Because Moray has alleged that he spoke of official misconduct, sexual harassment, racial discrimination and corruption, which may be matters of public concern, whether the co-defendants' belief that terminating Moray did not violate his freedom of speech rights was objectively reasonable must await some preliminary discovery. Defendants' motion to dismiss on this ground is denied without prejudice and with leave to renew as soon as an appropriate record is available.
C. City Policy or Custom Depriving Constitutional Rights
Under § 1983, a municipality may only be liable for the violation of a person's civil rights if the moving force behind that violation was an official policy or custom of the municipality. See Monell v. New York City Dep't of Social Services, 436 U.S. 658, 690-94, 56 L. Ed. 2d 611, 98 S. Ct. 2018 (1978). The Second Circuit has established a two prong test which a § 1983 plaintiff must pass before recovering from a municipality. First, the plaintiff "must prove the existence of a municipal policy or custom" that caused his injuries. See Vippolis v. Village of Haverstraw, 768 F.2d 40, 44 (2d Cir. 1985) (citation omitted), cert. denied, 480 U.S. 916, 107 S. Ct. 1369, 94 L. Ed. 2d 685 (1987). Second, the plaintiff must establish a causal connection between the policy and the alleged civil rights violation. See Vippolis, 768 F.2d at 44.
To satisfy the first prong of the test on a motion to dismiss, Moray must allege the existence of: (1) a formal policy which is officially endorsed by the municipality, see Monell, 436 U.S. at 690; (2) actions taken or decisions made by government officials responsible for establishing municipal policies which caused the alleged violation of the plaintiff's civil rights, see Pembaur v. City of Cincinnati, 475 U.S. 469, 483-484, 89 L. Ed. 2d 452, 106 S. Ct. 1292; (3) a practice so persistent and widespread that it constitutes a "custom or usage" and implies the constructive knowledge of policy-making officials, see Monell, U.S. at 690-91; or (4) a failure by official policy-makers to properly train or supervise subordinates to such an extent that it "amounts to deliberate indifference to the rights of those with whom municipal employees will come into contact." See City of Canton v. Harris, 489 U.S. 378, 388, 103 L. Ed. 2d 412, 109 S. Ct. 1197 (1989). Moray has failed to assert any of these requisite allegations in his amended complaint.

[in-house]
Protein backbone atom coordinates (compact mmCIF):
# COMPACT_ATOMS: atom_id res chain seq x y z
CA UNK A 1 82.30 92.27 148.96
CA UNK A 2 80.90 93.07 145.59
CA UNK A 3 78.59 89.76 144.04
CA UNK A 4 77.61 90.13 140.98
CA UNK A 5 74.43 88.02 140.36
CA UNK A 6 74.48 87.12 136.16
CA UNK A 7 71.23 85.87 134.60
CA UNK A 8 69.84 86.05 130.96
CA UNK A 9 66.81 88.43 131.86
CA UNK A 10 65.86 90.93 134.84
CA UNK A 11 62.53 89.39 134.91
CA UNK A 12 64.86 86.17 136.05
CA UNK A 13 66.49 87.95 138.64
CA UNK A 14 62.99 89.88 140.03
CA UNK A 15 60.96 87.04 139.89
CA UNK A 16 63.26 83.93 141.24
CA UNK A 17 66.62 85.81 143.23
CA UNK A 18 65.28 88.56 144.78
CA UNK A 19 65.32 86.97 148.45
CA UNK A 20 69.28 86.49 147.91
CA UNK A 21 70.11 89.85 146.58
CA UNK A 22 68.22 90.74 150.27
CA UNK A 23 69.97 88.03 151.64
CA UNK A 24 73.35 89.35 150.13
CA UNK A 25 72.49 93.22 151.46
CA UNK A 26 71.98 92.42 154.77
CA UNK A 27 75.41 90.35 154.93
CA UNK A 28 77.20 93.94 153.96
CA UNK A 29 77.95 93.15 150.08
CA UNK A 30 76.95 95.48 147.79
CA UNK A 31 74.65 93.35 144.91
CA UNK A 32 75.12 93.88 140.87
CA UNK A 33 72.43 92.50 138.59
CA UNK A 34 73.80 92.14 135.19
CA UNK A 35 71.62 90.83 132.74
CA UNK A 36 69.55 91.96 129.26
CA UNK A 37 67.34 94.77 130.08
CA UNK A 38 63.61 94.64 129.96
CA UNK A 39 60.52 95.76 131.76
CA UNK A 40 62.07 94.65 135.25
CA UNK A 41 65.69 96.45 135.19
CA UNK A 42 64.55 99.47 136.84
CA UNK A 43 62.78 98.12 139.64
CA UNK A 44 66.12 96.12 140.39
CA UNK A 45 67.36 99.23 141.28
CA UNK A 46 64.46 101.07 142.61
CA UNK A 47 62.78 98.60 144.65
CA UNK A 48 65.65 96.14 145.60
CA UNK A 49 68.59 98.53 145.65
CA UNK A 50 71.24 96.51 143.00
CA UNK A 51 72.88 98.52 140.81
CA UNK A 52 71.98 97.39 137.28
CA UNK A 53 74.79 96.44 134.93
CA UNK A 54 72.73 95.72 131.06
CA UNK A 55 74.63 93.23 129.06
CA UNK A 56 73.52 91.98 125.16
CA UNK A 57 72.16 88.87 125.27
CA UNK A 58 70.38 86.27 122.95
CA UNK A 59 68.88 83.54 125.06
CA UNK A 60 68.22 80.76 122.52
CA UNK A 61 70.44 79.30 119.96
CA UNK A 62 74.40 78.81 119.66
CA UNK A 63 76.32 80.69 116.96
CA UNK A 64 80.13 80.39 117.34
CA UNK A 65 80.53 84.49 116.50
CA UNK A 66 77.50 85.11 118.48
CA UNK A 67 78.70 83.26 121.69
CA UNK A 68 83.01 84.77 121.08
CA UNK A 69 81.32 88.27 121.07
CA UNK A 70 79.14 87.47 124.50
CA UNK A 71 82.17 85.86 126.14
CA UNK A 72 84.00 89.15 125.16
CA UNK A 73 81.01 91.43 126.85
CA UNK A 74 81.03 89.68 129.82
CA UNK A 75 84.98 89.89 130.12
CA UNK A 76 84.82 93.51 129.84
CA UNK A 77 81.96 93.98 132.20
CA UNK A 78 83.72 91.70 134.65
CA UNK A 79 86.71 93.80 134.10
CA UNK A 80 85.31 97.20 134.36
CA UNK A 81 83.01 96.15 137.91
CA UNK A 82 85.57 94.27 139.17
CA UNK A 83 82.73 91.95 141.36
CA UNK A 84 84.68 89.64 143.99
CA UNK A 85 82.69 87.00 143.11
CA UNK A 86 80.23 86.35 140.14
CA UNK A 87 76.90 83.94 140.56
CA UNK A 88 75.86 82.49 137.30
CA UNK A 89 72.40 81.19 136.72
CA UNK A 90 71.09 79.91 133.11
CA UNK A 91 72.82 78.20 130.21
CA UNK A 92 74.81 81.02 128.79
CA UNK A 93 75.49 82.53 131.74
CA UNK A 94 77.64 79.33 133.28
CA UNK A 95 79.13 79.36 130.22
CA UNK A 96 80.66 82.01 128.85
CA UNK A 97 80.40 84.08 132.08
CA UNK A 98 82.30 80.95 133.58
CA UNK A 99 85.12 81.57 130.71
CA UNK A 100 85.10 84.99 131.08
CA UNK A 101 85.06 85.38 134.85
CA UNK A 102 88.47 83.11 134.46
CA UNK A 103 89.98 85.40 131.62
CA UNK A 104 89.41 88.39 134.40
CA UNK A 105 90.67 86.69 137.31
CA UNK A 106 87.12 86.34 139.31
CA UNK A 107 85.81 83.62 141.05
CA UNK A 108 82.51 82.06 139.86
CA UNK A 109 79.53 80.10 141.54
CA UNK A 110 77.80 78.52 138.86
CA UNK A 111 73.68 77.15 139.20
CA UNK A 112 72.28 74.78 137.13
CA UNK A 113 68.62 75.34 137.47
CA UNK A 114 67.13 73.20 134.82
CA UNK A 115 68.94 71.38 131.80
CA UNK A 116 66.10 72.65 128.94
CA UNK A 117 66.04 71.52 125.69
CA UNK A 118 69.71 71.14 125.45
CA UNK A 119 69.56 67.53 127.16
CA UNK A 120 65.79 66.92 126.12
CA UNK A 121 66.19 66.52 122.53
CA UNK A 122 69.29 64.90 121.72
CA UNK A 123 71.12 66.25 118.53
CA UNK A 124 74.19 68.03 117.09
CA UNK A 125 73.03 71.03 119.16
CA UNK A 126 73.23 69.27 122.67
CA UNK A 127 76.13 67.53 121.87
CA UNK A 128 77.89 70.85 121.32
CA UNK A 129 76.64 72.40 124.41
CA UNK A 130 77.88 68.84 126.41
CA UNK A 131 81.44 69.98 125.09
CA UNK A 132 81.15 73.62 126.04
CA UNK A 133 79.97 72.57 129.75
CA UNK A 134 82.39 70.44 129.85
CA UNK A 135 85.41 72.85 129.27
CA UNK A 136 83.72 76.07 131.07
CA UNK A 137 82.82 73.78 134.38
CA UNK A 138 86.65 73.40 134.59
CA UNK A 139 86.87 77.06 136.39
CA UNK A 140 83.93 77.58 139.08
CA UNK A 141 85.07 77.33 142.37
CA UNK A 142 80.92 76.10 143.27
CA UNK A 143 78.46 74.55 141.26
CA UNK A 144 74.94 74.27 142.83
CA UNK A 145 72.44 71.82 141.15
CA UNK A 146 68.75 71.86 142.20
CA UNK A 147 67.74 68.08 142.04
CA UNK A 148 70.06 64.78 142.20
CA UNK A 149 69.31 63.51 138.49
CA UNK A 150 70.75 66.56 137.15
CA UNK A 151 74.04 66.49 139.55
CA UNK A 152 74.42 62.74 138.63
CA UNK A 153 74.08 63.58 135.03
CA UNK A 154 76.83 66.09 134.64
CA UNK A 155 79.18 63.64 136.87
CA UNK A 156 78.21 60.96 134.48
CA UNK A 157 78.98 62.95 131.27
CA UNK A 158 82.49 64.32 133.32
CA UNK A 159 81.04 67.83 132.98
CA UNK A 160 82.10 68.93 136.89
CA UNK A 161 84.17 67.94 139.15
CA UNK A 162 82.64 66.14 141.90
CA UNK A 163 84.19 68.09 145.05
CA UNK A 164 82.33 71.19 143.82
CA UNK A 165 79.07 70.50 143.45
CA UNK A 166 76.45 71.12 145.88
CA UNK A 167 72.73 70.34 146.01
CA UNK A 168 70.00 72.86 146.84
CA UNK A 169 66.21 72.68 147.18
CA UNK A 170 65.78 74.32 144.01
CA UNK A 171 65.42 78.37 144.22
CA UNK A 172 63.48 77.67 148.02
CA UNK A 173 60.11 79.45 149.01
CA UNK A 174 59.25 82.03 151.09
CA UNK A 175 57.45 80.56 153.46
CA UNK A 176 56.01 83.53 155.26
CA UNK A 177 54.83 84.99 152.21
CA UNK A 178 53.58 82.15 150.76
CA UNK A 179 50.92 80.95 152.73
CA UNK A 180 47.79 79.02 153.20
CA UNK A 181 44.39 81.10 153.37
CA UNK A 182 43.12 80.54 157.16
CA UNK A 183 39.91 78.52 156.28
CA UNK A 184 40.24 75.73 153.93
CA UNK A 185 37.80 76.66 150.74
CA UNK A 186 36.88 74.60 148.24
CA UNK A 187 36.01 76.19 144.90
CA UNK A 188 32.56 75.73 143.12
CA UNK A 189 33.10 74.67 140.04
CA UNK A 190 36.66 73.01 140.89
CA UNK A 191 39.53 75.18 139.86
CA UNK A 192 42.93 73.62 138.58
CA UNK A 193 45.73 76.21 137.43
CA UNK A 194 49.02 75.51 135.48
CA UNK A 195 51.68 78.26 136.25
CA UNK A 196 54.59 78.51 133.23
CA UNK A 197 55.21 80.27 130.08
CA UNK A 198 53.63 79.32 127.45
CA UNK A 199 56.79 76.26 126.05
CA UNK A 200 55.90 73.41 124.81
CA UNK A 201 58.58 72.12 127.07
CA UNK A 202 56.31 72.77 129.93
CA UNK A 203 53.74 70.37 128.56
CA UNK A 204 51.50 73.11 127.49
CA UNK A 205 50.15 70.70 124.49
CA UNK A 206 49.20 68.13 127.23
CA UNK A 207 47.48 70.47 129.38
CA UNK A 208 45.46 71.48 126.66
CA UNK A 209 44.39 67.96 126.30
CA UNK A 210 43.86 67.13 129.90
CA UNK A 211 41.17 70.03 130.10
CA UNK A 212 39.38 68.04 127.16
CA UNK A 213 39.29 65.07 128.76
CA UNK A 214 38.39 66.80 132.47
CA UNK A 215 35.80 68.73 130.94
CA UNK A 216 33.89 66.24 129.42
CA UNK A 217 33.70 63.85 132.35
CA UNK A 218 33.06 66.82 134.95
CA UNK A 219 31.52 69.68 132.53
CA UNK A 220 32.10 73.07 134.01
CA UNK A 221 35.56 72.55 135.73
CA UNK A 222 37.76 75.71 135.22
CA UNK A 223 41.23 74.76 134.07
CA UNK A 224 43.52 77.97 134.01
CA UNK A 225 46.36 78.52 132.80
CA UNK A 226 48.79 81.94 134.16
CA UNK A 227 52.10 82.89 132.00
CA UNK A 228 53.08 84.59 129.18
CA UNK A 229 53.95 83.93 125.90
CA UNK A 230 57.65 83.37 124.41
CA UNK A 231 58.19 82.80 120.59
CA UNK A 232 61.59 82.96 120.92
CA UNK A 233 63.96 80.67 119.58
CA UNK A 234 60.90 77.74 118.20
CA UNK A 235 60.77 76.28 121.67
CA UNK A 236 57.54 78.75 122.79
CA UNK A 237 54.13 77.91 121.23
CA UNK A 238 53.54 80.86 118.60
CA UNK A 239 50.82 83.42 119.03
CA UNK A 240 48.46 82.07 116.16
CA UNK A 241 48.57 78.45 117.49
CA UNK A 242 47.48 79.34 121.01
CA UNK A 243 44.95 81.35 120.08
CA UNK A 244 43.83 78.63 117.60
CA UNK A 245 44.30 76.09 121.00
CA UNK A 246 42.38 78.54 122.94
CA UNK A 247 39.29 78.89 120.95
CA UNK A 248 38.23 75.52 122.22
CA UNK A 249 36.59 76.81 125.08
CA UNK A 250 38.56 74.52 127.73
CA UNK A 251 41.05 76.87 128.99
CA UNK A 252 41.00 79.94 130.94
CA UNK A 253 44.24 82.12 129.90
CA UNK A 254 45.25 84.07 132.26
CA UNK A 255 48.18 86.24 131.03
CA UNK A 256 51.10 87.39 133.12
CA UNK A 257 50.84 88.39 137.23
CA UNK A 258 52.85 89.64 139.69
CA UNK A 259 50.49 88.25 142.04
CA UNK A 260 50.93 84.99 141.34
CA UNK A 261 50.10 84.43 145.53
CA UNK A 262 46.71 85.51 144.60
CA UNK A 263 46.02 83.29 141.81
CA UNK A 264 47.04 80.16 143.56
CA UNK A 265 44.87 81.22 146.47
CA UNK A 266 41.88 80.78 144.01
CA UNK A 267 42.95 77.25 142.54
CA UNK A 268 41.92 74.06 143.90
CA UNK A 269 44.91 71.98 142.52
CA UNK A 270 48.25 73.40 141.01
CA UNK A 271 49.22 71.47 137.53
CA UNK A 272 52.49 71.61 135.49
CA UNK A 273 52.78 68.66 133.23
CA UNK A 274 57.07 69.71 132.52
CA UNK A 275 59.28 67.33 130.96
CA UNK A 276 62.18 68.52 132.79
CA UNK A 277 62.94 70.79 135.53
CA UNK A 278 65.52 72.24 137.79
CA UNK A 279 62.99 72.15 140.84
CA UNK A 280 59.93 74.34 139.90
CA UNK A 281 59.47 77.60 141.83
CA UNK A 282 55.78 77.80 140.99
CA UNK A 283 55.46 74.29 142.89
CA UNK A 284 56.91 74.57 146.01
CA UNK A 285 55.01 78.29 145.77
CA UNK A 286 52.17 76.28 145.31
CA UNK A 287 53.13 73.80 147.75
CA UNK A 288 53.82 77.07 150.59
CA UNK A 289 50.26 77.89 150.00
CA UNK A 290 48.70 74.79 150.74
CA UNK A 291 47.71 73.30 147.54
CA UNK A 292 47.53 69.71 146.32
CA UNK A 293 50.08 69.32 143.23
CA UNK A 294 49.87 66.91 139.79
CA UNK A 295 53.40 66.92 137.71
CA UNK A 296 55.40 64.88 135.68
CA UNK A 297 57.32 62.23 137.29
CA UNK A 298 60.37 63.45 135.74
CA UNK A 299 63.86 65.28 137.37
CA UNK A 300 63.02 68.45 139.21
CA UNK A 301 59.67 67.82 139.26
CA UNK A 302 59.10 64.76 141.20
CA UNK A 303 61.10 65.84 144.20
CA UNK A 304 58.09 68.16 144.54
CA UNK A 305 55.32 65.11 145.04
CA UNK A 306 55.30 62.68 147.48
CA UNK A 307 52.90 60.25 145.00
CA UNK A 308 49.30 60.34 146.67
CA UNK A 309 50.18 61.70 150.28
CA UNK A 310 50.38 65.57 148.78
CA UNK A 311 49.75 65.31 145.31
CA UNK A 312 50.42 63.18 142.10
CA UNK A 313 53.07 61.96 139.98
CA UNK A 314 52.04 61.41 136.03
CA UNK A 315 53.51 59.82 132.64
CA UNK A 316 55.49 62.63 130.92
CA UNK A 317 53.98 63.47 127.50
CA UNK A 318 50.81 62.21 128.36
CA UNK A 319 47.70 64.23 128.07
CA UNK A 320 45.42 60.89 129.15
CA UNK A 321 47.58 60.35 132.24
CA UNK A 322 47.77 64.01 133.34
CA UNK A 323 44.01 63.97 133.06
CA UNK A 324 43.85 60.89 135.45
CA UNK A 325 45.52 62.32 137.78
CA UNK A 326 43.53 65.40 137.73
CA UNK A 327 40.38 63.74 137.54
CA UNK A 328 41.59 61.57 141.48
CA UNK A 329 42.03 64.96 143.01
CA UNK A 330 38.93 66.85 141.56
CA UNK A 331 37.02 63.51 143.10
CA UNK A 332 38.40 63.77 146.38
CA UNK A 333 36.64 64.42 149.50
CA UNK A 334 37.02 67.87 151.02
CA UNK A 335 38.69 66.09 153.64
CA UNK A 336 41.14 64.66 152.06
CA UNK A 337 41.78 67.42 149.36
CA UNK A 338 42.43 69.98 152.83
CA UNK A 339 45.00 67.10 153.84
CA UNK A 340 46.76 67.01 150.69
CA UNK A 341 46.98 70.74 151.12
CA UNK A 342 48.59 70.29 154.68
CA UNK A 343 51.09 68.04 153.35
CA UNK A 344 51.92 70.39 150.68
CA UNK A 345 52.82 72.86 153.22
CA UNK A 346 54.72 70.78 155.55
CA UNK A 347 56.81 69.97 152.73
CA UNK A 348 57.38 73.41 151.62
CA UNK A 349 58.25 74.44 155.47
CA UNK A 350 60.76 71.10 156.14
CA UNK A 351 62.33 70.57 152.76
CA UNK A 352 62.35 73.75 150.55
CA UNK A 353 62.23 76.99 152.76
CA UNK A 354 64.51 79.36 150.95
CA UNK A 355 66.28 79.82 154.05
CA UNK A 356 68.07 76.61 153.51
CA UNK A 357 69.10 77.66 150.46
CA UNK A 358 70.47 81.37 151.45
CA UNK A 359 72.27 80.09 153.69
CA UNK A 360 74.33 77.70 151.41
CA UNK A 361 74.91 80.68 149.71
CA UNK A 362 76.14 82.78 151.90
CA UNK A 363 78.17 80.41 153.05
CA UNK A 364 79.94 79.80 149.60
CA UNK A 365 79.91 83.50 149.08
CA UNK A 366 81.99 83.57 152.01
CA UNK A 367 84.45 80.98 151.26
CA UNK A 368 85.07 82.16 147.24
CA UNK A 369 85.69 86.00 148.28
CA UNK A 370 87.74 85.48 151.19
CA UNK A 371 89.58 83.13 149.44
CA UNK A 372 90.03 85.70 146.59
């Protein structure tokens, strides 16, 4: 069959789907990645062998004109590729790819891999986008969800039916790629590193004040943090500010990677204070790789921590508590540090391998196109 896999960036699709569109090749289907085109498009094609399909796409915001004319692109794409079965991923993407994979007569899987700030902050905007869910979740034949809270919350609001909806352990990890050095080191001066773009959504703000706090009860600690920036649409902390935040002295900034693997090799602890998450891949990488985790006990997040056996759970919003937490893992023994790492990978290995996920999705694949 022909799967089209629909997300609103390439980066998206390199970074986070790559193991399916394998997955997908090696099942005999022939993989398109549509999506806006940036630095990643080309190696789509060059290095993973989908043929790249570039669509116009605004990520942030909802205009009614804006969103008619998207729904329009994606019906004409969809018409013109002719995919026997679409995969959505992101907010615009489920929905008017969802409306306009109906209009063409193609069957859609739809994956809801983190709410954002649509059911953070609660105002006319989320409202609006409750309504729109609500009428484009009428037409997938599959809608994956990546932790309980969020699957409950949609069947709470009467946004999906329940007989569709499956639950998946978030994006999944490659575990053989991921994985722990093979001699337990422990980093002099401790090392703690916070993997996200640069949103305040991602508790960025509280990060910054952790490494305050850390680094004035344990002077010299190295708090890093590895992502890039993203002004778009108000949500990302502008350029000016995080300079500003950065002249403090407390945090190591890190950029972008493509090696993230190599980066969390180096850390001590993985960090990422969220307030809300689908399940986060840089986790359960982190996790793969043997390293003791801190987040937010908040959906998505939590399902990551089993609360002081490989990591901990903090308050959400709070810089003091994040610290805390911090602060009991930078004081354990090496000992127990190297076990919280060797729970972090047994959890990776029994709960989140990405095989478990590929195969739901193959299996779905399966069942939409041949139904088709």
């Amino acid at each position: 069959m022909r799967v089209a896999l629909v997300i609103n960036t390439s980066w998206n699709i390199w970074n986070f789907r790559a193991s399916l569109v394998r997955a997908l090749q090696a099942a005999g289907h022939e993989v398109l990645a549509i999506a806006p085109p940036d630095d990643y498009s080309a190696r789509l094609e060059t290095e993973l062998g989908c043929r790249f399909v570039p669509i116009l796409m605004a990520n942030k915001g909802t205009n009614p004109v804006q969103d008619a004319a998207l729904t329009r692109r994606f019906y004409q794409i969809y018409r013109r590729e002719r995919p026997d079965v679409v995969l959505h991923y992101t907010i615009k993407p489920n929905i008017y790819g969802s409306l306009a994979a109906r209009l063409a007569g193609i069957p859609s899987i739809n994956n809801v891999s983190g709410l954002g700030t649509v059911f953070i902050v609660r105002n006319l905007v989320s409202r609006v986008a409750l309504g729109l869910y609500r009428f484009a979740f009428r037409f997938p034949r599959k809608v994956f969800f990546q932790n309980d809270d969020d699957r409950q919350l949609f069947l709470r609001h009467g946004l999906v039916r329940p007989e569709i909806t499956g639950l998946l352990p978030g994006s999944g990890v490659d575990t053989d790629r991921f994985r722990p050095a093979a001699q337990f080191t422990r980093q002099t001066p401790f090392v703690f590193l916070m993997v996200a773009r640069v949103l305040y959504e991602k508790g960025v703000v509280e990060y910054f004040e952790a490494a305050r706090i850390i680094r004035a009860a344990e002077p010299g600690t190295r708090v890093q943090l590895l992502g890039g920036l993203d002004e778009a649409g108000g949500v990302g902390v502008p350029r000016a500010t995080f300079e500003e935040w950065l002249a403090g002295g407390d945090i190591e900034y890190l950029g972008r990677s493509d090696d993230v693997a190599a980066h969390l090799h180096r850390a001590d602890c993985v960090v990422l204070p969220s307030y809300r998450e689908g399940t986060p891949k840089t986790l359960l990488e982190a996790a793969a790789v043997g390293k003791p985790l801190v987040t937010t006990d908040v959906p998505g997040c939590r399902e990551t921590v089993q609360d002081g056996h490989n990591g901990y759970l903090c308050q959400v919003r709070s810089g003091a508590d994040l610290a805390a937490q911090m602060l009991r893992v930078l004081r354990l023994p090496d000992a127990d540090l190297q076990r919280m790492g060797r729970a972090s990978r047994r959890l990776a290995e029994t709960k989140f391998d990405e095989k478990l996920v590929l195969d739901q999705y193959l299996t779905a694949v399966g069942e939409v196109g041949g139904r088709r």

First, Moray has not alleged a formal policy which is officially endorsed by the municipality. Rather, Moray relies on the alleged civil rights violations by the individual co-defendants Smith, Whitton, Lombardi, Bonito, and Cava as evidence that the actions of policy-making officials triggered municipal liability. This argument, however, is erroneous. Jett v. Dallas Independent School District, 491 U.S. 701, 737, 105 L. Ed. 2d 598, 109 S. Ct. 2702 (1989), held that whether an official has policy-making authority is determined by state and local law. Under the City of Yonkers Charter, only the mayor and the city council are endowed with general policy-making authority. See Yonkers City Charter §§ C3-2 and C4-1. Consequently, at the time of the alleged civil rights violations, the individual co-defendants did not qualify as policy-making officials. Thus, allegations of their misconduct does not suggest an officially endorsed policy which would implicate the City of Yonkers.
Next, Moray's amended complaint does not allege that the co-defendants' misconduct was either widespread or persistent. Nor is there any allegation that policy-making officials had constructive knowledge of any "practice" of misconduct.
Finally, Moray's amended complaint does not allege any failure by official policy-makers to properly train or supervise the co-defendants. Here, again, without such an allegation, the city is not implicated.
Consequently, because the amended complaint fails to allege the first prong of the municipal liability test, the defendants' motion to dismiss the § 1983 claim against the City of Yonkers for failure to state a claim is granted.
In conclusion, defendants' motion to dismiss the complaint as against the City of Yonkers is granted, but in all other respects is denied.
DATED: White Plains, N.Y.
April 16, 1996
Barrington D. Parker, Jr.